and I wait where everything is
______pick up and move, where merchants
have erected sidewalk shops
______on folding tables. There is the video
bootlegger beside a table full of sunglasses, crab
______legs folded beneath mirrored shells. Another
has logos for sale; yet another cries incense
______and oils. The sibilants breach and rise
their fumes like struck stones they hum
______“these oils mix with your own,
last longer than a campaign
______promise, longer than it takes
a dealer to make bail.”
______And the scents aggress my way:
Black Love, Paco Rabanne, Vanilla
______Fields, China Doll, Nubian or Mecca Musk.
I am handed a shred of material stained
______like an old hatband, pedal thumb
and forefinger beneath my nose. An estranged
______instinct rises from my fingertips like dust
blown from the grooves of a gospel 78.
______I’m asked what I think. Why argue
the naming of clouds? Olfaction is a stationary
______camera, it captures whatever may come
into view: The man who laid a rug of cigarette
______breath on my shoulder, the strawberry
schoolgirl mindful of lip gloss kisses
______and the strained negotiations between taste
and smell. These memories preserved like people
______of Pompeii, speaking with air as dim
as that hulking sky, the falling
______ash of it. Each brow marked with a dusty
thumb. But I am unholy and academic and wish
______these moments were fleeting like the feeling
on my fingers after handling candles. So I, I’ll catch
______you on the way back, family. For real, for real.
My eyes water with the wonder of anointment
______and what vulnerability precedes a sneeze.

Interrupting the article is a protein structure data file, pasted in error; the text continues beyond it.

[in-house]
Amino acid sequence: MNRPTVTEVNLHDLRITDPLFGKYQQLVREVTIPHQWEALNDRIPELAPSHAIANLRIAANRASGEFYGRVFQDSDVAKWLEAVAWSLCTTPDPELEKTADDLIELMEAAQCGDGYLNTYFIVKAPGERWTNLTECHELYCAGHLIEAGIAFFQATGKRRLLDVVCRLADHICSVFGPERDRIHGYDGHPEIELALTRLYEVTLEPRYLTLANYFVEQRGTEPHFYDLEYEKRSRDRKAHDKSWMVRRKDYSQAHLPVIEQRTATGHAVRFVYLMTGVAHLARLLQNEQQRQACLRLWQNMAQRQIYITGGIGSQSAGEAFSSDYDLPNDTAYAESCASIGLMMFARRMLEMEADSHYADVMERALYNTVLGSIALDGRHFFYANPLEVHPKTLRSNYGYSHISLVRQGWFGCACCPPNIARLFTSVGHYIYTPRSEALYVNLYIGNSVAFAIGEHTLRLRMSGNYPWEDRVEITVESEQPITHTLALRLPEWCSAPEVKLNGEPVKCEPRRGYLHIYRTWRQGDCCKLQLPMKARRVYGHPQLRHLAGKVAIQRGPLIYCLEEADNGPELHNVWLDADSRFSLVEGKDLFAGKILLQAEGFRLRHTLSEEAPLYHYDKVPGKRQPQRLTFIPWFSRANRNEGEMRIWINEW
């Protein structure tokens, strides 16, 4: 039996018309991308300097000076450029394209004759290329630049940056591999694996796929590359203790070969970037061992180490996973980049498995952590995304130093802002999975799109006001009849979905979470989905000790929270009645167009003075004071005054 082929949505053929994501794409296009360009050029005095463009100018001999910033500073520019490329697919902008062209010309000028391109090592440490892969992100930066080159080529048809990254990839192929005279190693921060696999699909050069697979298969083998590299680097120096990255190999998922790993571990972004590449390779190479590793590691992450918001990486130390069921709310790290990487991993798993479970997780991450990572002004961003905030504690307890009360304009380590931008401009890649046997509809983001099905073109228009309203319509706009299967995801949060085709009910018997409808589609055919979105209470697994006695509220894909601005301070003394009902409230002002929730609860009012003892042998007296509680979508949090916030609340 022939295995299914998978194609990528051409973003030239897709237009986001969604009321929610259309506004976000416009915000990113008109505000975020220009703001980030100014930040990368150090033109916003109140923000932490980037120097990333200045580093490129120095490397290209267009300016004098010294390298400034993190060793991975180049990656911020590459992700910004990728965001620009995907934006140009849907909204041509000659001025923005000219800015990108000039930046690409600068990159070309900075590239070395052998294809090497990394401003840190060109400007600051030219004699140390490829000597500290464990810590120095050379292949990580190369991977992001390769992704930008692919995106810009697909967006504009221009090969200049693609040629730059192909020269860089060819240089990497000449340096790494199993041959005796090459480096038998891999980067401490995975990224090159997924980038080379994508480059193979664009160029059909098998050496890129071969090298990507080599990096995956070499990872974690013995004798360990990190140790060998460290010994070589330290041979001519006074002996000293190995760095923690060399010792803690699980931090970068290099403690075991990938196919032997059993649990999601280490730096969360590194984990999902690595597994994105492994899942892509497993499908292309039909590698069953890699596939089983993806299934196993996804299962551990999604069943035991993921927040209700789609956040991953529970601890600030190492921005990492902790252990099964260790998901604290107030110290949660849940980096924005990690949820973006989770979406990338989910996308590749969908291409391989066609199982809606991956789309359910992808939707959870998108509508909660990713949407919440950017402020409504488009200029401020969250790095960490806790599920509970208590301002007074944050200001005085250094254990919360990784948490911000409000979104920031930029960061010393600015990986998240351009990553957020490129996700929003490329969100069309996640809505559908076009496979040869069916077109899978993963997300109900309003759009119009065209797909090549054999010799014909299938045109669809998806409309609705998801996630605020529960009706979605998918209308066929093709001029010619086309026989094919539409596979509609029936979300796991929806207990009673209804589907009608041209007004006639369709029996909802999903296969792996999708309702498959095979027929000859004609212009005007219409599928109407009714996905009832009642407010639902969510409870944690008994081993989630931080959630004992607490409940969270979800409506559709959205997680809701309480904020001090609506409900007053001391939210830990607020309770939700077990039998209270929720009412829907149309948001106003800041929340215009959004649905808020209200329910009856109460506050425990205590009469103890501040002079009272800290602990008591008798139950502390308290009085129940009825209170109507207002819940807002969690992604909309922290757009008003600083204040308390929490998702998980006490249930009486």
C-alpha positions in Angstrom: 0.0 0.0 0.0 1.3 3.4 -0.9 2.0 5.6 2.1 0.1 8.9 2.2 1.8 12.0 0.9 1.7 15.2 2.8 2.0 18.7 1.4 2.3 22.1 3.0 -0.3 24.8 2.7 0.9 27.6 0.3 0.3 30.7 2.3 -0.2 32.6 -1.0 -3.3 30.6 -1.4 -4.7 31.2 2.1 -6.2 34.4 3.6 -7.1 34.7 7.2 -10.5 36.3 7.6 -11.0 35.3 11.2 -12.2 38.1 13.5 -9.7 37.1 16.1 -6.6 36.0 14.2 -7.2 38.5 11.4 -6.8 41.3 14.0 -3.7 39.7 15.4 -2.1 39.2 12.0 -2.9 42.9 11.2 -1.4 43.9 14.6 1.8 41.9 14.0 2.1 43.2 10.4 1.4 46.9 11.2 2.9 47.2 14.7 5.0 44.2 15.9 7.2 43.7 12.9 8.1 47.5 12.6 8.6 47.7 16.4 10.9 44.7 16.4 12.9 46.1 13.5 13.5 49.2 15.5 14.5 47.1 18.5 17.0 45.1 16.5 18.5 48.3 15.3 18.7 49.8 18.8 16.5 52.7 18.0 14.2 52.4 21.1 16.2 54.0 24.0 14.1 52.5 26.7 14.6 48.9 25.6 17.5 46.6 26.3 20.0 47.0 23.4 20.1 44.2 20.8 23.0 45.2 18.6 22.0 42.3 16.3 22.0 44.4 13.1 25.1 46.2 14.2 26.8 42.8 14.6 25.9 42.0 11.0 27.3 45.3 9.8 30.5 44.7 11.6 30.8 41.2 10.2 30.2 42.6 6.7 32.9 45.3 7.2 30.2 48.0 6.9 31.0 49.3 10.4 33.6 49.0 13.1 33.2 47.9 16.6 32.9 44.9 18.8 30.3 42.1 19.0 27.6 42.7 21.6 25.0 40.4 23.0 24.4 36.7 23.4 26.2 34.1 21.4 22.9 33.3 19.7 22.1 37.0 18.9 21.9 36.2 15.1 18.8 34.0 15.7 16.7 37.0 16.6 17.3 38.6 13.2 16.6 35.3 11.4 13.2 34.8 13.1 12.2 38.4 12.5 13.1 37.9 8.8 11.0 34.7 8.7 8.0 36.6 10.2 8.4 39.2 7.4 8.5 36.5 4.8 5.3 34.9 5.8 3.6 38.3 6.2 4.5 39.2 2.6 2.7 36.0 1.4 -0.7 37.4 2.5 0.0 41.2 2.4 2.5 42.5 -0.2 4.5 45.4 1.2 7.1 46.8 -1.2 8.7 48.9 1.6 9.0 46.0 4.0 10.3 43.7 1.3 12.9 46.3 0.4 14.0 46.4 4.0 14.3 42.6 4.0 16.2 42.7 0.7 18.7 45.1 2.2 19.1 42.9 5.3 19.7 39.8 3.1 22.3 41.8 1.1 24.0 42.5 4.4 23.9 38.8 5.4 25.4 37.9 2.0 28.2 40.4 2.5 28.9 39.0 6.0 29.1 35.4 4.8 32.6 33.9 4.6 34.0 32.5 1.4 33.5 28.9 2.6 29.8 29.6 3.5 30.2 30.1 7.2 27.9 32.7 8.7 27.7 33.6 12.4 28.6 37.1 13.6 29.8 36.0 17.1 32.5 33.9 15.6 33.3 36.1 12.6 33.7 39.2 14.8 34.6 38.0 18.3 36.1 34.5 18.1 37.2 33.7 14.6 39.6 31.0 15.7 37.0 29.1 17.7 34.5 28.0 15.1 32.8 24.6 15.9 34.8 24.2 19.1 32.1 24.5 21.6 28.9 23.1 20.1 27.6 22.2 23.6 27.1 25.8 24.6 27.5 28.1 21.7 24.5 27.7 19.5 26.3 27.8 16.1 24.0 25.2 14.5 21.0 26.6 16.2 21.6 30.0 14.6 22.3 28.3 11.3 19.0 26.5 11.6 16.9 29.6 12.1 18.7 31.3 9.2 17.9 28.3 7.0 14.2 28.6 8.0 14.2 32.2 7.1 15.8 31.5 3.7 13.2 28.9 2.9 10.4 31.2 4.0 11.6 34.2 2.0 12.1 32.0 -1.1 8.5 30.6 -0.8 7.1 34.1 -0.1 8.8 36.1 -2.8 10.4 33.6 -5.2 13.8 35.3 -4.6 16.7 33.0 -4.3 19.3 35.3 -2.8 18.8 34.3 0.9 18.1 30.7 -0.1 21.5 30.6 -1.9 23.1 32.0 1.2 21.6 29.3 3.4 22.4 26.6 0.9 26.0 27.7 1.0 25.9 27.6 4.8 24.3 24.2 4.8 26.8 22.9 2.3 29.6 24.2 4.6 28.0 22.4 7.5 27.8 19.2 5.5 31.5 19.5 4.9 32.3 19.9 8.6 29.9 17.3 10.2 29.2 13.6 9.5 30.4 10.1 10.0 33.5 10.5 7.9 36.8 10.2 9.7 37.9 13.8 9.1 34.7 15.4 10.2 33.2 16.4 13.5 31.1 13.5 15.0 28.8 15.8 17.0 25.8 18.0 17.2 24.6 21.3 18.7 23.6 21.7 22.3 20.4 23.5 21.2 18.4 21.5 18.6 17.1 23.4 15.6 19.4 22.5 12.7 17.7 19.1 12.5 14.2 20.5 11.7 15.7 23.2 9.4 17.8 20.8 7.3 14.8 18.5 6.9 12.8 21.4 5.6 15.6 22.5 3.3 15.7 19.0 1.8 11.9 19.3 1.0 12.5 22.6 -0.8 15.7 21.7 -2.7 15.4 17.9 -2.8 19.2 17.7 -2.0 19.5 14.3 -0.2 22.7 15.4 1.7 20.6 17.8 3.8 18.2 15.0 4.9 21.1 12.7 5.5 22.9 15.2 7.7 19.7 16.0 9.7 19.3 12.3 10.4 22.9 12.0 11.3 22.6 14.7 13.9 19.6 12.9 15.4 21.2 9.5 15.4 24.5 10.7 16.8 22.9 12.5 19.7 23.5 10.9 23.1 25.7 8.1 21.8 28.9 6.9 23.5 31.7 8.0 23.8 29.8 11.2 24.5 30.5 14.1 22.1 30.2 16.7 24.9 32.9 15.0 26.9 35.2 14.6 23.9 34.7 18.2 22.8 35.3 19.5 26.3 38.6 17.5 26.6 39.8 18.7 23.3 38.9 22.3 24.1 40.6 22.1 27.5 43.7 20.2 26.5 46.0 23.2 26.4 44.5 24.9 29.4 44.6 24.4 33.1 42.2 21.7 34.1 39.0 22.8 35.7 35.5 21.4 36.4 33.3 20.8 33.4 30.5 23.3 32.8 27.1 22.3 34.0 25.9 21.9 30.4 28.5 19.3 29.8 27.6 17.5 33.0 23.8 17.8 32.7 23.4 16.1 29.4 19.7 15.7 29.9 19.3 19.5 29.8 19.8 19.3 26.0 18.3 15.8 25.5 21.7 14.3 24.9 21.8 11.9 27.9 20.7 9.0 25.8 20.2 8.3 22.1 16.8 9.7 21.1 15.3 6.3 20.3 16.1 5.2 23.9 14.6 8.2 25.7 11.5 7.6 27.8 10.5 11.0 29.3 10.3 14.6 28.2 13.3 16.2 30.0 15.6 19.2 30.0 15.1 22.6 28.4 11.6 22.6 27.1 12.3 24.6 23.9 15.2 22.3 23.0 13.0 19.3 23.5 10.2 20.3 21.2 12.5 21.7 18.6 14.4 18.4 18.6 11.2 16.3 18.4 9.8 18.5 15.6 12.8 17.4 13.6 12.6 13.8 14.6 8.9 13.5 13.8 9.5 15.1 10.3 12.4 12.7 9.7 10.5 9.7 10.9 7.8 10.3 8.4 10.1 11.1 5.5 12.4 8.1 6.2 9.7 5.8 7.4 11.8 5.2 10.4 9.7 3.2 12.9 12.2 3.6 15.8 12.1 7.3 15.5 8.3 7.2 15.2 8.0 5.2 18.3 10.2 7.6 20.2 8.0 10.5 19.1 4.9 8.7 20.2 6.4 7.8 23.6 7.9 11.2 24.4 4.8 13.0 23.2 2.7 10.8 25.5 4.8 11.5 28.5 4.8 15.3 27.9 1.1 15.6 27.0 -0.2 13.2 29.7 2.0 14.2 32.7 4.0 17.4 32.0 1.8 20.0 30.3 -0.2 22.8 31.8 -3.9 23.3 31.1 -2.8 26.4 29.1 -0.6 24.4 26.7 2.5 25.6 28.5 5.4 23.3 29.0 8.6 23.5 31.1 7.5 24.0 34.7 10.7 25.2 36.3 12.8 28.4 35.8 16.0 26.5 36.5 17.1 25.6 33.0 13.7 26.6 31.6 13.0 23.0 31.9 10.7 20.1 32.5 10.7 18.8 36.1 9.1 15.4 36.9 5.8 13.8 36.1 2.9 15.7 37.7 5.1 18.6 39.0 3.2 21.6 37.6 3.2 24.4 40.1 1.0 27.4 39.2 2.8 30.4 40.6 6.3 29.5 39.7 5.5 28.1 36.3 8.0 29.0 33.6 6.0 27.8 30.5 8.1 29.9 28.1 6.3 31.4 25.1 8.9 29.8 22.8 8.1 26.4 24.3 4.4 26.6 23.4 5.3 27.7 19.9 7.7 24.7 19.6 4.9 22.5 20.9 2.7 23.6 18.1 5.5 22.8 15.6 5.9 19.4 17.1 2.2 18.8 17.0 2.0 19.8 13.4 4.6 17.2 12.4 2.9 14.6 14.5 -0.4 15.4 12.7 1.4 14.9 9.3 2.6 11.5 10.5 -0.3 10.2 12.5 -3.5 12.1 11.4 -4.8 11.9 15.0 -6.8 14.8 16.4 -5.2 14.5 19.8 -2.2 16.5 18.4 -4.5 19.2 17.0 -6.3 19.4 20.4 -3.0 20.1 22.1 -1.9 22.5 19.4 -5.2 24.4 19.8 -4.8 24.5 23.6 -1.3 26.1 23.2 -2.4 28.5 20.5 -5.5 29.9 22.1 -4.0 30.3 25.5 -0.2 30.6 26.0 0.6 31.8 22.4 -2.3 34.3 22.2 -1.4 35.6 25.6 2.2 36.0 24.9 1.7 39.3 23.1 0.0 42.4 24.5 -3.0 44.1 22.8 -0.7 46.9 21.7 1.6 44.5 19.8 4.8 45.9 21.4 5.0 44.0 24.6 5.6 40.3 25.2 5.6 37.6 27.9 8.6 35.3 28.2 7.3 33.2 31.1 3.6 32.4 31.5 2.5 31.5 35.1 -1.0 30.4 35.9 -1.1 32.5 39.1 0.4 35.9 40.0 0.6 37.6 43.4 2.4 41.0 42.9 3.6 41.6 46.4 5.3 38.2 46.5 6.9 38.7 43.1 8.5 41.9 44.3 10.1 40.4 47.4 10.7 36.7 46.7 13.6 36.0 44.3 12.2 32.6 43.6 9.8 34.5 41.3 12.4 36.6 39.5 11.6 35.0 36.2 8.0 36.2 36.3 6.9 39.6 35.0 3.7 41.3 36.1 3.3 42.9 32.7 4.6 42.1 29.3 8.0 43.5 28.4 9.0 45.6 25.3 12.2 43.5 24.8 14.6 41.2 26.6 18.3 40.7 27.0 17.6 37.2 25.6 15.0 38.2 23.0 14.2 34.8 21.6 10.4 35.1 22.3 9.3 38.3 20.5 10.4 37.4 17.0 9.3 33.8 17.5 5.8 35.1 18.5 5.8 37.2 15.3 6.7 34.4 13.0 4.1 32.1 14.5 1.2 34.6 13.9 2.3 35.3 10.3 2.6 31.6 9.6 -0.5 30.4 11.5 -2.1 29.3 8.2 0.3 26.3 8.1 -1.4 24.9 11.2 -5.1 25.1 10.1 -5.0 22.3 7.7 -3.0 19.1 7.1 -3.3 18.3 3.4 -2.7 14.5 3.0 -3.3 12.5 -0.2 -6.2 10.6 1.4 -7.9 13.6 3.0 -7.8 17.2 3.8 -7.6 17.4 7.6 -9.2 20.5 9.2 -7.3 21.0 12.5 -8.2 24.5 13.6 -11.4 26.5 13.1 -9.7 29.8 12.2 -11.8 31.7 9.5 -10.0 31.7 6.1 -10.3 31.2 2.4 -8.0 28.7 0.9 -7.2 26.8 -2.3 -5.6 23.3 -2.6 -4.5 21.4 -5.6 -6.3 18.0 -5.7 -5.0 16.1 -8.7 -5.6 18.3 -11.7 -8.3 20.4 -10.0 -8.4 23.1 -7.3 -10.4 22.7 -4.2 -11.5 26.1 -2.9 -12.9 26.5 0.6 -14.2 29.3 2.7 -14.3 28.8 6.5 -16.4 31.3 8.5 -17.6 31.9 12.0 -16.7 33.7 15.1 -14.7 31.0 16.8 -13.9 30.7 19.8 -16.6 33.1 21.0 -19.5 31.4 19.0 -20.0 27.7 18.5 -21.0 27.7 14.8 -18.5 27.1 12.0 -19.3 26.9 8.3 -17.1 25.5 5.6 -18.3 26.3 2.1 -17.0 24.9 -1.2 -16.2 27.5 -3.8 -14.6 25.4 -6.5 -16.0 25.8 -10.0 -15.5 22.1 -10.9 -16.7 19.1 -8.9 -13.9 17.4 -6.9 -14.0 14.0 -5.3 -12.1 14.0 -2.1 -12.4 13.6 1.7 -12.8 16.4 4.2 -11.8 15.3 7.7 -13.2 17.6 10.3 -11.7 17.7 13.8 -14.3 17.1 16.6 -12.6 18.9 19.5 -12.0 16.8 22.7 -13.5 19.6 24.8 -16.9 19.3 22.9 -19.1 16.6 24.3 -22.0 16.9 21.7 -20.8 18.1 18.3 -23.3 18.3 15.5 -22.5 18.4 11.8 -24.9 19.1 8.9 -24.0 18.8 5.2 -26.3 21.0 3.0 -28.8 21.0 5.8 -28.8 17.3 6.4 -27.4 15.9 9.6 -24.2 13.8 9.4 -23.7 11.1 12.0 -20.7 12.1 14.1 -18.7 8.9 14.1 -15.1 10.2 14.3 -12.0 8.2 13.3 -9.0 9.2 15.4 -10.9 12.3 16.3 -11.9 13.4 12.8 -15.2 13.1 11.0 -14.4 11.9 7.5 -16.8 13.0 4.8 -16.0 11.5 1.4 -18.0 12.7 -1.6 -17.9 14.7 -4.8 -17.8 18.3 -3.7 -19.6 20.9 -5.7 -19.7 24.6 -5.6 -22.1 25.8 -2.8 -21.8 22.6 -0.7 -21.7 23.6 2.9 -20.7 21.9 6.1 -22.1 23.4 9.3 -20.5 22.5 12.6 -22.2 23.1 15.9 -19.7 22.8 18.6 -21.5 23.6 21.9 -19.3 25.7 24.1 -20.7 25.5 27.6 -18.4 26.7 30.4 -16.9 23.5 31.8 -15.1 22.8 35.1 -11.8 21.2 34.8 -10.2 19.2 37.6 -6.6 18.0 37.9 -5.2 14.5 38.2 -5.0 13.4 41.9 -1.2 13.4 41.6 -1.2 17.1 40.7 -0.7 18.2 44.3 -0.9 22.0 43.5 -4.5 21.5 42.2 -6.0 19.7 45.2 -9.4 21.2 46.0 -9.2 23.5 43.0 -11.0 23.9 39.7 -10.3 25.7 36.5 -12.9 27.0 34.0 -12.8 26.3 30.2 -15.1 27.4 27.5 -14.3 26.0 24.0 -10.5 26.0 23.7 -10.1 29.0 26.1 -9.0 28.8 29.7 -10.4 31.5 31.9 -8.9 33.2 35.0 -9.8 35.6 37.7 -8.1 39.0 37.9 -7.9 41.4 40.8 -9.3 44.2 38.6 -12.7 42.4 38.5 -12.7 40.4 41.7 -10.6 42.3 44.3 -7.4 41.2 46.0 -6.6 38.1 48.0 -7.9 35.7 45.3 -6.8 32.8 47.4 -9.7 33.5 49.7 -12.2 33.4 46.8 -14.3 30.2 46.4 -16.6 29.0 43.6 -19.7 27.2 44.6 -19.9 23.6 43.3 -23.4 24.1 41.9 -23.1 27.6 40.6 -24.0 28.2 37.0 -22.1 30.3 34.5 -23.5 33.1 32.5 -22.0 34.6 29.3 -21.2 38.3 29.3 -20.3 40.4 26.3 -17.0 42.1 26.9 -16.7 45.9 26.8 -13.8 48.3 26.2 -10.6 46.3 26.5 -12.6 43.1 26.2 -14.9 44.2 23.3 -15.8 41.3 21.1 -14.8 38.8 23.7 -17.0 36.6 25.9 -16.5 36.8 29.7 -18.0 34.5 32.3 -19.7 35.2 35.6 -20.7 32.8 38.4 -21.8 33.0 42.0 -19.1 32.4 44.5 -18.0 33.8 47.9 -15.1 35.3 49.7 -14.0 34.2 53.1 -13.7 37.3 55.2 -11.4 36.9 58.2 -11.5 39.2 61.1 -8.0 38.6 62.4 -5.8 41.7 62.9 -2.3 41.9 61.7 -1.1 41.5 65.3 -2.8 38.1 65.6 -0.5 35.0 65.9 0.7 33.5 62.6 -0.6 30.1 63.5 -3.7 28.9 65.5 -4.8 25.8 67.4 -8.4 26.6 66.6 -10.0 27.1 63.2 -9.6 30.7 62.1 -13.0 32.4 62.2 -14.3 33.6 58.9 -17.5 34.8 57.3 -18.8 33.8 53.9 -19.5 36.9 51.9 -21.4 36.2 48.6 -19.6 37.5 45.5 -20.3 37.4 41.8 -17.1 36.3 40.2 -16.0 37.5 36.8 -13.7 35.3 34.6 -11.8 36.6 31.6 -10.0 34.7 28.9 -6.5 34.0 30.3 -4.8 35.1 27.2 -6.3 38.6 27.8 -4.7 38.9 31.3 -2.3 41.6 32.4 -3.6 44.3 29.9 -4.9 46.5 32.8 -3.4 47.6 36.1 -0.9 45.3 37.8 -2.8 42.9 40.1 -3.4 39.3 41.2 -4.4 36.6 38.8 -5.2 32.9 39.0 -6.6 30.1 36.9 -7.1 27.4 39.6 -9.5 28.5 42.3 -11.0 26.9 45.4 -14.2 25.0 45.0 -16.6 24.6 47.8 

IN CANAL STREET STATION LATE
at night I stand alone along the lonely platform pew
overlooking rodents ghosting sediment and slipping
through fractures in the monochrome reel
of filth the tracks, frame by frame, display.
The station announcer’s voice
conjures the anima of bags in garbage cans.
Trickles sound icily from the city’s
untidy veins. Blear-eyed and unsteady,
mice to me flit faint as water sliders,
could well be those dimpling insects
that darted against the surface of my backyard
pool blown over with leaves, needles, cut grass.
And where is my old mower now
with its sneezing two-stroke engine
and tattered grass-catch that once culled
a nest of wasps through its brutal centrifuge?
It should be in the shed beside snow shovels,
beside the woodpile bejeweled with spider eggs.
The evening streaked orange and blue.
Fluorescent green of my canvass yard shoes.
Crane flies, outside the shed door, hung within
the maw of the mulberry eaves beside a paper
lantern shifting easy in the breeze. Breath quickens
in the tunnel like a throat trembling with light.
The conductor skippers a list of cautions when the train
arrives. Doors peel a toothless yawn where men sleep
lengthwise on benches and I think of mice snuggled
in the mouths of reptiles. Afford me some pity, dear Nessie
of halogen and steel, your sub-street tempest sparking
moments blind and shuddering with caprice
like a wet dog. Your maps are like x-rays where I am circled
and incriminated, a tumor. But we are concentric. In me, too,
a prisoner contemplates escape, scrapes memory like soft stone
at night and daily drags a tin cup along a cage of rib bones.
About the Reviewers: ABDUL ALI is a contributing writer for TheRoot.com and has published in publications such as Beltway Poetry Quarterly, The Washington Post, and Black Issues Book Review. He is a recent graduate of Howard University and resides in Washington, D.C.
FRED JOINER is a poet and artist living in Washington, D.C.’s historic Anacostia neighborhood. His writing has appeared in Callaloo, Beltway Poetry Quarterly, Fingernails Across the Chalkboard: Poetry and Prose on HIV/AIDS from the Black Diaspora, Mosaic Literary Magazine, and Warpland.